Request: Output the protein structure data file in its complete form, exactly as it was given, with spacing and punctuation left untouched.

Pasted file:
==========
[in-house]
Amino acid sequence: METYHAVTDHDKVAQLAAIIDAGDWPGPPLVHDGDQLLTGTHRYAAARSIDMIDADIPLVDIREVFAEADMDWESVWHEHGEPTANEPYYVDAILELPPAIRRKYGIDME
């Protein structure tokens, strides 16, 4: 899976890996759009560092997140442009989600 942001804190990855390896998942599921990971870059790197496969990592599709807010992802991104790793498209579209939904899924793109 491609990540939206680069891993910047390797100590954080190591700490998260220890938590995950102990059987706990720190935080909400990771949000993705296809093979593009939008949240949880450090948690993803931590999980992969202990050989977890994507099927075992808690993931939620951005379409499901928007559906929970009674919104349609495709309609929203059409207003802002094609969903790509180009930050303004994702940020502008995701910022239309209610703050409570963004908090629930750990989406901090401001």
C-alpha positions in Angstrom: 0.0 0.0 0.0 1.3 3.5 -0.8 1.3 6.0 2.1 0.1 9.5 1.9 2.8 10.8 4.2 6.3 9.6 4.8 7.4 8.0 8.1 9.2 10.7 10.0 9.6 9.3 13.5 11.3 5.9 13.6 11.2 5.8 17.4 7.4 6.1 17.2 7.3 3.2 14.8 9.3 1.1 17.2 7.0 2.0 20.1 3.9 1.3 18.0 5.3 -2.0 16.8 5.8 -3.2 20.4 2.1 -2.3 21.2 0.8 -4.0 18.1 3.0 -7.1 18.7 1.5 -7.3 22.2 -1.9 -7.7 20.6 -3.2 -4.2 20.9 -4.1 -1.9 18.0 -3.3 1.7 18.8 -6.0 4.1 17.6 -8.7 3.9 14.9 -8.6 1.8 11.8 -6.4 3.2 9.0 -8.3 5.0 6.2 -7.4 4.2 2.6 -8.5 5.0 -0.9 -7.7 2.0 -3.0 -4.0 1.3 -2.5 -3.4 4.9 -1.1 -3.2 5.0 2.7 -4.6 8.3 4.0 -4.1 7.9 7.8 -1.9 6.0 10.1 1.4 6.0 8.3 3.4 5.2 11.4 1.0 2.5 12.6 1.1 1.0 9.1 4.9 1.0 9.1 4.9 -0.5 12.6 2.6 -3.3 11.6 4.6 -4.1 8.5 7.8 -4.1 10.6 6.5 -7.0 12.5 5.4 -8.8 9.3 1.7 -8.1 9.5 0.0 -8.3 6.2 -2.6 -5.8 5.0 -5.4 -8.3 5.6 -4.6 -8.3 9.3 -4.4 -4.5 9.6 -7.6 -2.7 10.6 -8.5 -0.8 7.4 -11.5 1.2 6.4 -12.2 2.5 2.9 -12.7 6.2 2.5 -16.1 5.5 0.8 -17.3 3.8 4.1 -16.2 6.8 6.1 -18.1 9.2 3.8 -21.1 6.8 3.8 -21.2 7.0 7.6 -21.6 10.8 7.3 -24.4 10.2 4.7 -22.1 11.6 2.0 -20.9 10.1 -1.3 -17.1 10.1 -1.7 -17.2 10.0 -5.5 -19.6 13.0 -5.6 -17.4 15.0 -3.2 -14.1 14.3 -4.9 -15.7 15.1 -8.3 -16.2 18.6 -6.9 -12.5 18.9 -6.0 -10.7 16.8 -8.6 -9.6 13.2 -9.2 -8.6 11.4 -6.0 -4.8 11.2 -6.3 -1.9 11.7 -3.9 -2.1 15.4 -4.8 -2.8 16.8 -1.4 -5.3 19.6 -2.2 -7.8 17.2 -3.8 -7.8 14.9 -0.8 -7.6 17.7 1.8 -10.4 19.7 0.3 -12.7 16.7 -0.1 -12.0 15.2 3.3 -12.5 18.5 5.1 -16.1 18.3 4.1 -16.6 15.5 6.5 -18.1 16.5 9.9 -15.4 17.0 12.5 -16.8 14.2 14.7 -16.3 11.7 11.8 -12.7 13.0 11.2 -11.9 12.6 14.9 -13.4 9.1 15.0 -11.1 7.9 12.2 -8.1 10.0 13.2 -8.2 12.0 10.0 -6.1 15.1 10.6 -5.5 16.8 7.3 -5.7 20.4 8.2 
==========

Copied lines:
[in-house]
Amino acid sequence: METYHAVTDHDKVAQLAAIIDAGDWPGPPLVHDGDQLLTGTHRYAAARSIDMIDADIPLVDIREVFAEADMDWESVWHEHGEPTANEPYYVDAILELPPAIRRKYGIDME
């Protein structure tokens, strides 16, 4: 899976890996759009560092997140442009989600 942001804190990855390896998942599921990971870059790197496969990592599709807010992802991104790793498209579209939904899924793109 491609990540939206680069891993910047390797100590954080190591700490998260220890938590995950102990059987706990720190935080909400990771949000993705296809093979593009939008949240949880450090948690993803931590999980992969202990050989977890994507099927075992808690993931939620951005379409499901928007559906929970009674919104349609495709309609929203059409207003802002094609969903790509180009930050303004994702940020502008995701910022239309209610703050409570963004908090629930750990989406901090401001």
C-alpha positions in Angstrom: 0.0 0.0 0.0 1.3 3.5 -0.8 1.3 6.0 2.1 0.1 9.5 1.9 2.8 10.8 4.2 6.3 9.6 4.8 7.4 8.0 8.1 9.2 10.7 10.0 9.6 9.3 13.5 11.3 5.9 13.6 11.2 5.8 17.4 7.4 6.1 17.2 7.3 3.2 14.8 9.3 1.1 17.2 7.0 2.0 20.1 3.9 1.3 18.0 5.3 -2.0 16.8 5.8 -3.2 20.4 2.1 -2.3 21.2 0.8 -4.0 18.1 3.0 -7.1 18.7 1.5 -7.3 22.2 -1.9 -7.7 20.6 -3.2 -4.2 20.9 -4.1 -1.9 18.0 -3.3 1.7 18.8 -6.0 4.1 17.6 -8.7 3.9 14.9 -8.6 1.8 11.8 -6.4 3.2 9.0 -8.3 5.0 6.2 -7.4 4.2 2.6 -8.5 5.0 -0.9 -7.7 2.0 -3.0 -4.0 1.3 -2.5 -3.4 4.9 -1.1 -3.2 5.0 2.7 -4.6 8.3 4.0 -4.1 7.9 7.8 -1.9 6.0 10.1 1.4 6.0 8.3 3.4 5.2 11.4 1.0 2.5 12.6 1.1 1.0 9.1 4.9 1.0 9.1 4.9 -0.5 12.6 2.6 -3.3 11.6 4.6 -4.1 8.5 7.8 -4.1 10.6 6.5 -7.0 12.5 5.4 -8.8 9.3 1.7 -8.1 9.5 0.0 -8.3 6.2 -2.6 -5.8 5.0 -5.4 -8.3 5.6 -4.6 -8.3 9.3 -4.4 -4.5 9.6 -7.6 -2.7 10.6 -8.5 -0.8 7.4 -11.5 1.2 6.4 -12.2 2.5 2.9 -12.7 6.2 2.5 -16.1 5.5 0.8 -17.3 3.8 4.1 -16.2 6.8 6.1 -18.1 9.2 3.8 -21.1 6.8 3.8 -21.2 7.0 7.6 -21.6 10.8 7.3 -24.4 10.2 4.7 -22.1 11.6 2.0 -20.9 10.1 -1.3 -17.1 10.1 -1.7 -17.2 10.0 -5.5 -19.6 13.0 -5.6 -17.4 15.0 -3.2 -14.1 14.3 -4.9 -15.7 15.1 -8.3 -16.2 18.6 -6.9 -12.5 18.9 -6.0 -10.7 16.8 -8.6 -9.6 13.2 -9.2 -8.6 11.4 -6.0 -4.8 11.2 -6.3 -1.9 11.7 -3.9 -2.1 15.4 -4.8 -2.8 16.8 -1.4 -5.3 19.6 -2.2 -7.8 17.2 -3.8 -7.8 14.9 -0.8 -7.6 17.7 1.8 -10.4 19.7 0.3 -12.7 16.7 -0.1 -12.0 15.2 3.3 -12.5 18.5 5.1 -16.1 18.3 4.1 -16.6 15.5 6.5 -18.1 16.5 9.9 -15.4 17.0 12.5 -16.8 14.2 14.7 -16.3 11.7 11.8 -12.7 13.0 11.2 -11.9 12.6 14.9 -13.4 9.1 15.0 -11.1 7.9 12.2 -8.1 10.0 13.2 -8.2 12.0 10.0 -6.1 15.1 10.6 -5.5 16.8 7.3 -5.7 20.4 8.2 